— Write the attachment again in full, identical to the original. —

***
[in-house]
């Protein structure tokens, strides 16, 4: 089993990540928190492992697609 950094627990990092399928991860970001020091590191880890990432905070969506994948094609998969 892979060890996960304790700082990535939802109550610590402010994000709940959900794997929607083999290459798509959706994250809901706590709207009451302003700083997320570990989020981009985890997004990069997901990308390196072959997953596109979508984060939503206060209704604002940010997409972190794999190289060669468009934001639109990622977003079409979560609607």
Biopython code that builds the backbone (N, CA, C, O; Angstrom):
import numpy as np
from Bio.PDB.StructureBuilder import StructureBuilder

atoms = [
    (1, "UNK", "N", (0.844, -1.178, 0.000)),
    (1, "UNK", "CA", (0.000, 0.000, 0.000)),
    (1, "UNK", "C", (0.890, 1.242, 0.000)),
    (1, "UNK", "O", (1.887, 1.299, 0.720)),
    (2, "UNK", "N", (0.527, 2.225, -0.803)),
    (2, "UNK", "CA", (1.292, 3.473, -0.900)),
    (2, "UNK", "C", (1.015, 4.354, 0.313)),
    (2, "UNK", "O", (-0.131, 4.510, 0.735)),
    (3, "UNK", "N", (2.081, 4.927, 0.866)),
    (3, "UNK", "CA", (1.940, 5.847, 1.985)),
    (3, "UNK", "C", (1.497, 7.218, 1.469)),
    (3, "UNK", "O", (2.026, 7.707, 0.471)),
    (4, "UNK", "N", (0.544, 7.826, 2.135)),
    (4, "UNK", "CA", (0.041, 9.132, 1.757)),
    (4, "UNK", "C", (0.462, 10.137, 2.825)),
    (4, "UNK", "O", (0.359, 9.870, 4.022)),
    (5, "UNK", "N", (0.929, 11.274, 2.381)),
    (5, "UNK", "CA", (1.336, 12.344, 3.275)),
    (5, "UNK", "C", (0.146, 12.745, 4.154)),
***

[in-house]
């Protein structure tokens, strides 16, 4: 089993990540928190492992697609 950094627990990092399928991860970001020091590191880890990432905070969506994948094609998969 892979060890996960304790700082990535939802109550610590402010994000709940959900794997929607083999290459798509959706994250809901706590709207009451302003700083997320570990989020981009985890997004990069997901990308390196072959997953596109979508984060939503206060209704604002940010997409972190794999190289060669468009934001639109990622977003079409979560609607």
Biopython code that builds the backbone (N, CA, C, O; Angstrom):
import numpy as np
from Bio.PDB.StructureBuilder import StructureBuilder

atoms = [
    (1, "UNK", "N", (0.844, -1.178, 0.000)),
    (1, "UNK", "CA", (0.000, 0.000, 0.000)),
    (1, "UNK", "C", (0.890, 1.242, 0.000)),
    (1, "UNK", "O", (1.887, 1.299, 0.720)),
    (2, "UNK", "N", (0.527, 2.225, -0.803)),
    (2, "UNK", "CA", (1.292, 3.473, -0.900)),
    (2, "UNK", "C", (1.015, 4.354, 0.313)),
    (2, "UNK", "O", (-0.131, 4.510, 0.735)),
    (3, "UNK", "N", (2.081, 4.927, 0.866)),
    (3, "UNK", "CA", (1.940, 5.847, 1.985)),
    (3, "UNK", "C", (1.497, 7.218, 1.469)),
    (3, "UNK", "O", (2.026, 7.707, 0.471)),
    (4, "UNK", "N", (0.544, 7.826, 2.135)),
    (4, "UNK", "CA", (0.041, 9.132, 1.757)),
    (4, "UNK", "C", (0.462, 10.137, 2.825)),
    (4, "UNK", "O", (0.359, 9.870, 4.022)),
    (5, "UNK", "N", (0.929, 11.274, 2.381)),
    (5, "UNK", "CA", (1.336, 12.344, 3.275)),
    (5, "UNK", "C", (0.146, 12.745, 4.154)),